“We will mobilise and resist all attempts to intimidate journalists. They will not be made scapegoats to the political and judicial drama in Nigeria,” Ogbeche concluded.
Meanwhile, the Federal Government, on Thursday, closed its case against suspended Chief Justice of Nigeria (CJN), Justice Walter Onnoghen, before the Code of Conduct Tribunal (CCT).
Prosecution counsel, Aliyu Umar (SAN), closed the case against Onnoghen’s non asset declaration charges, after calling 3 out of the 6 witnesses listed for the trial.
Onnoghen is being prosecuted by the Federal Government on a six count charge bordering on alleged failure to disclose some of his assets particularly five bank accounts with Standard Chartered Bank Limited in the forms he submitted to the Code of Conduct Bureau (CCB).
However, prosecution counsel, Umar (SAN), on Thursday, announced that the prosecution is closing its case shortly after the defendant finished the cross examination of the third prosecution witness, Ifeoma Okagbue, an official of Standard Chartered Bank.
The prosecution in its application for the trial had said it would be calling 6 witnesses to prove its case against Onnoghen. However, at the end of cross examination, the lead prosecution counsel said though they initially listed 6 witnesses for the trial, however, it would not be calling on the remaining three, adding that he is offering them to the defence for cross examination if they so wished.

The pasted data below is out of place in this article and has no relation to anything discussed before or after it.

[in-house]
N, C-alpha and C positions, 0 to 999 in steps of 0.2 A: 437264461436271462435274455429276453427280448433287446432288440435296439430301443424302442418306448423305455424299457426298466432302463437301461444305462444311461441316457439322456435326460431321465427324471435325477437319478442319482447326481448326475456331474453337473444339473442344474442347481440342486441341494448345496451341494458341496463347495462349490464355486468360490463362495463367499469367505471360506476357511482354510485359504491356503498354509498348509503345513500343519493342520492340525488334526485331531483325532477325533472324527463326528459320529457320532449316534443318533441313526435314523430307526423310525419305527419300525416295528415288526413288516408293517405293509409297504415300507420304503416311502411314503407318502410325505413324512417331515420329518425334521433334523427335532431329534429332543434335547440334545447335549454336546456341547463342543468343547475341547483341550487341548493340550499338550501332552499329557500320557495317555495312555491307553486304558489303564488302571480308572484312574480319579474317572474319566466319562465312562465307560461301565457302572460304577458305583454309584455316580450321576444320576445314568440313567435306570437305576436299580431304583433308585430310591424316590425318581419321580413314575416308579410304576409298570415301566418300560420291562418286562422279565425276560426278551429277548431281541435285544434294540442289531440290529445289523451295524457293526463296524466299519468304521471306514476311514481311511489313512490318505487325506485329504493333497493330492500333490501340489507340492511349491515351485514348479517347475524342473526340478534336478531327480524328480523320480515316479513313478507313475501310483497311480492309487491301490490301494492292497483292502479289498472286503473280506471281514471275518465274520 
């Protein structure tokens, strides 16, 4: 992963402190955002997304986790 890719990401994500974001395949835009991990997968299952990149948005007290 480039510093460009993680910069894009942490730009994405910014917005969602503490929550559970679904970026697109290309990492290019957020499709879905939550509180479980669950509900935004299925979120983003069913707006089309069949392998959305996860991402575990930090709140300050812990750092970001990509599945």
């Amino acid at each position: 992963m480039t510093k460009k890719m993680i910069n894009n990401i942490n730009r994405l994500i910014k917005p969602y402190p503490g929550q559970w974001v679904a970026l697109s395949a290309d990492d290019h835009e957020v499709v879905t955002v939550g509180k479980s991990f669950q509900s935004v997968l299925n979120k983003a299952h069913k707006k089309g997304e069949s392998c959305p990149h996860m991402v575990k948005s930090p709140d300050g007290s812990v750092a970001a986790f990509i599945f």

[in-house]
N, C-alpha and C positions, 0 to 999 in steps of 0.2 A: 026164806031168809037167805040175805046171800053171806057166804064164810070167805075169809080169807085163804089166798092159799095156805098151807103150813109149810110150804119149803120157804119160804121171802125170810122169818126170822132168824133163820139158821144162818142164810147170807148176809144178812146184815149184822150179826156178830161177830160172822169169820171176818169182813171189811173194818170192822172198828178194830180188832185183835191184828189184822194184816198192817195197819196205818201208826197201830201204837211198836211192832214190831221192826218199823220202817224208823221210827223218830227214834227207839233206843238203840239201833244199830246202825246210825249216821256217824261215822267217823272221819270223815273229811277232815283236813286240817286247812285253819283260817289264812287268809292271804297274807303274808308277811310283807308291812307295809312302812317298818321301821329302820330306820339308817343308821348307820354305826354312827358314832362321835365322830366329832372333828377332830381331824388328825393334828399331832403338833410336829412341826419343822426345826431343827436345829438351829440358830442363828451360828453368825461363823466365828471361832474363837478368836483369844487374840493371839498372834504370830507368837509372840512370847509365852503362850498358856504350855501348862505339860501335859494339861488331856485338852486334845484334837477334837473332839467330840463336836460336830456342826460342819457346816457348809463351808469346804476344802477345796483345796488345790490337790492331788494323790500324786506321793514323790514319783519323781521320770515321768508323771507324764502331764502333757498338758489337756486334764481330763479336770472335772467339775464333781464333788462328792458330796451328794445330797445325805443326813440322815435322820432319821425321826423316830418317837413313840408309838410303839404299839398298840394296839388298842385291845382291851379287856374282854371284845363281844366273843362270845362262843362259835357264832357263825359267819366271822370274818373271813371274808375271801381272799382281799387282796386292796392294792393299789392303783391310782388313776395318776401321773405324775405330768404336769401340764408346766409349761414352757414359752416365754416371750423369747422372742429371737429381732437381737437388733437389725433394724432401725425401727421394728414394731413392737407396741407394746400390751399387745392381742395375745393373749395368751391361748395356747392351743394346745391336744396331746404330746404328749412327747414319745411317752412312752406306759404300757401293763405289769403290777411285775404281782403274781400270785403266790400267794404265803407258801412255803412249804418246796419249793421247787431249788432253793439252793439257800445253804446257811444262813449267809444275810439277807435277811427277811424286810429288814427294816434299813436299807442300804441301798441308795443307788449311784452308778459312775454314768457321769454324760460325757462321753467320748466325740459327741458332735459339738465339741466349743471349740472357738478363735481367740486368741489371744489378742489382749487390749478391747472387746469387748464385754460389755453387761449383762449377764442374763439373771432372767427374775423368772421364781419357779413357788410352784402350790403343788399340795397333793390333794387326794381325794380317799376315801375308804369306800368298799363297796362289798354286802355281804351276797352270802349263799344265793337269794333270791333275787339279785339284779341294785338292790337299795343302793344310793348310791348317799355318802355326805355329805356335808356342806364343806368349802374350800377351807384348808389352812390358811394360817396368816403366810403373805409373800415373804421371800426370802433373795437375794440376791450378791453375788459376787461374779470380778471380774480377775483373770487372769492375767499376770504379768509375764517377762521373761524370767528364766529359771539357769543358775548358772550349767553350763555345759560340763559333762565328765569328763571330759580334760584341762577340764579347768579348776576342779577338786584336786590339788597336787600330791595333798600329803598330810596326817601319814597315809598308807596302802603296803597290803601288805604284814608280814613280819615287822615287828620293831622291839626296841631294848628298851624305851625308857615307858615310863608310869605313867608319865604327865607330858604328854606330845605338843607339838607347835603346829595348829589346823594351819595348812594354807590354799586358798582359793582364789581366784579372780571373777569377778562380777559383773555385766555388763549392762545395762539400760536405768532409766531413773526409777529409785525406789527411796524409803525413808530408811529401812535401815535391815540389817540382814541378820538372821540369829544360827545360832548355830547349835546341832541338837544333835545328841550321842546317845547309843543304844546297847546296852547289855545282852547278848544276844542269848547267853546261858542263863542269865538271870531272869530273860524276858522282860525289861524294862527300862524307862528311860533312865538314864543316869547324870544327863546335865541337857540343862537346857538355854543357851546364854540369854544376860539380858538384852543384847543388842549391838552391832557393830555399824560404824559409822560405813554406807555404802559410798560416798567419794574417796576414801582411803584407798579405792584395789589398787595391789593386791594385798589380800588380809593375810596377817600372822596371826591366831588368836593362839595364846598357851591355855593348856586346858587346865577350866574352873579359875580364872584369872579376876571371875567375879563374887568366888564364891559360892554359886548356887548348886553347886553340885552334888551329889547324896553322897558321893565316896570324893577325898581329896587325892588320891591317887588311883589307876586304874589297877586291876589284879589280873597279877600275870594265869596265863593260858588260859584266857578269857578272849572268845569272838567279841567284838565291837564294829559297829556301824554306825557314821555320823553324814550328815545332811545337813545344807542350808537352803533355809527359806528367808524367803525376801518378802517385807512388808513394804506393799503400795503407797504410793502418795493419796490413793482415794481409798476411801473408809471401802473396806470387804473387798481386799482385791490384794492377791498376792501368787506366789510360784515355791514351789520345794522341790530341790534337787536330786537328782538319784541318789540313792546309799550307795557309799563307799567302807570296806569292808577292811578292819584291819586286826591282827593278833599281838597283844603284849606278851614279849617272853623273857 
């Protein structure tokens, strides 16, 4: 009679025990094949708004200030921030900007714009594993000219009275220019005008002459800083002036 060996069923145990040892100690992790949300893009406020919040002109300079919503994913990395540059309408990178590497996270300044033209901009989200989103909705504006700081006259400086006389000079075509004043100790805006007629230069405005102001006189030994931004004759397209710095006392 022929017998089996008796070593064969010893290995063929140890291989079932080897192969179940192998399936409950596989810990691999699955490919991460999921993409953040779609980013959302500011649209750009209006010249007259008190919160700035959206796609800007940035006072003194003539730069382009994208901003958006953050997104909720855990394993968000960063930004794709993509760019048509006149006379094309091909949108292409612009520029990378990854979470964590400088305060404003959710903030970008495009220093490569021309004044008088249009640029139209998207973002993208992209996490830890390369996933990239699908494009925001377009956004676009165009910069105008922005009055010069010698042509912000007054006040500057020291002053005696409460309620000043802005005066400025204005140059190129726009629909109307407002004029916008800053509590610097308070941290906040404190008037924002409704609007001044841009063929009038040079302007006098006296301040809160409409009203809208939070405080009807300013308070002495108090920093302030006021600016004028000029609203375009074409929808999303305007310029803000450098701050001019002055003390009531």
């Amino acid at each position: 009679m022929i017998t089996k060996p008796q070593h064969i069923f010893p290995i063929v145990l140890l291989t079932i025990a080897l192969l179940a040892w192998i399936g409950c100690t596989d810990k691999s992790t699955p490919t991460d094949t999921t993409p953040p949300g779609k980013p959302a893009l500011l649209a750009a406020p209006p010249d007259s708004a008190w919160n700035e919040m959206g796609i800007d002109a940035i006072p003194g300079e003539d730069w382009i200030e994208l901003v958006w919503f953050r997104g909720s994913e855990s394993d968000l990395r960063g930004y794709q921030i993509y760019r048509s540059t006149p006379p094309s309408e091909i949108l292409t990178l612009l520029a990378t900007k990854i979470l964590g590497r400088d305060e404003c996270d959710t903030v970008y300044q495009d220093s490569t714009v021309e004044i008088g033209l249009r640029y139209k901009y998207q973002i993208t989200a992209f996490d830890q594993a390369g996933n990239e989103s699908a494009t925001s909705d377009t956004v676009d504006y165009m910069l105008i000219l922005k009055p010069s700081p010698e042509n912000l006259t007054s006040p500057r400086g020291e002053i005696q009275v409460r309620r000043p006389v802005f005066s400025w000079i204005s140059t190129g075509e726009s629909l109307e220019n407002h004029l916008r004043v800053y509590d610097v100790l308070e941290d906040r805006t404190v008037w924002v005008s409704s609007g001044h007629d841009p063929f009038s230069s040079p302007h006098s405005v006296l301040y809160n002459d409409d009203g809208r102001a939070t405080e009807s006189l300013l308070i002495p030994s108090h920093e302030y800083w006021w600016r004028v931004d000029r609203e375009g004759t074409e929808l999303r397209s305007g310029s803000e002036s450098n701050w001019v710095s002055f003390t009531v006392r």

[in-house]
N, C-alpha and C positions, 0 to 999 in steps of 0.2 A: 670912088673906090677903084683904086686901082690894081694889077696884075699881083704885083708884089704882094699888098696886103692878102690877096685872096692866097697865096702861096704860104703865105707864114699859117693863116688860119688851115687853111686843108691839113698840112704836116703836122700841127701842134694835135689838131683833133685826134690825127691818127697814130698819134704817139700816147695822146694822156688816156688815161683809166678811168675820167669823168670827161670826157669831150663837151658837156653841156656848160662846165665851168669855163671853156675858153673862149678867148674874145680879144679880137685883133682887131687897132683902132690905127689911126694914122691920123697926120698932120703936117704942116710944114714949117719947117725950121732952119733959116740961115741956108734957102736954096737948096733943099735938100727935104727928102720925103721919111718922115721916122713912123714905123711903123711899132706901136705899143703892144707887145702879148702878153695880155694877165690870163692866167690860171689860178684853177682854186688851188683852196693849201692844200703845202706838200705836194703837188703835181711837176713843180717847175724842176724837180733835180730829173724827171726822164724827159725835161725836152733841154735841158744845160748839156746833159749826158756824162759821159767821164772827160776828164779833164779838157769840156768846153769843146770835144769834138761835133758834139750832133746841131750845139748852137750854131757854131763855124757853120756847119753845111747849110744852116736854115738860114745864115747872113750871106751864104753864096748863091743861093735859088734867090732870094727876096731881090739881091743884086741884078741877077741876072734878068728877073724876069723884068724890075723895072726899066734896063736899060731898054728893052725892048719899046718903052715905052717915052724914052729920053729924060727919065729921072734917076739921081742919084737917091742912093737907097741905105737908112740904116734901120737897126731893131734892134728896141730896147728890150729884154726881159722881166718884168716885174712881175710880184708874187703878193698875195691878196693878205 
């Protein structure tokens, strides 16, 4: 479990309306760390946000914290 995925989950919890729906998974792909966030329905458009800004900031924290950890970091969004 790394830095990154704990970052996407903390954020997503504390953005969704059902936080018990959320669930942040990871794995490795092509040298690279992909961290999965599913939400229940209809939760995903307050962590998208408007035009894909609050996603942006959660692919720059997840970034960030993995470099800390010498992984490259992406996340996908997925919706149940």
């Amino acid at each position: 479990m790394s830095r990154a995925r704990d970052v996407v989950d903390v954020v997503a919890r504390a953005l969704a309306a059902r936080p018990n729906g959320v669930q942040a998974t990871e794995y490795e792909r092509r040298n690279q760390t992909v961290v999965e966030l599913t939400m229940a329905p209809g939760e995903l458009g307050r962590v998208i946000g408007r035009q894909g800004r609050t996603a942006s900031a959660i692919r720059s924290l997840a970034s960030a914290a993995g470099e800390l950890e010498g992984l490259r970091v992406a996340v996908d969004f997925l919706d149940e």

But, counsel to the defendant, Adegboyega Awomolo (SAN), said the defence does not need the witnesses, adding that the prosecution can go ahead to close its case if it is done.
Shortly after the prosecution announced the closure of its case, Awomolo informed the tribunal of its intention to rely on Section 303 of the Administration of Criminal Justice Act (ACJA), 2015 to ask for no case submission.
He pleaded with the tribunal to allow him prepare a written address and urged the chairman to order the registry to make record of proceedings available to him to guide him in the written address.
The prosecution did not object to the application, prompting the tribunal chairman, Danladi Umar, to make an order directing the registry to avail parties in the matter with the record of proceedings.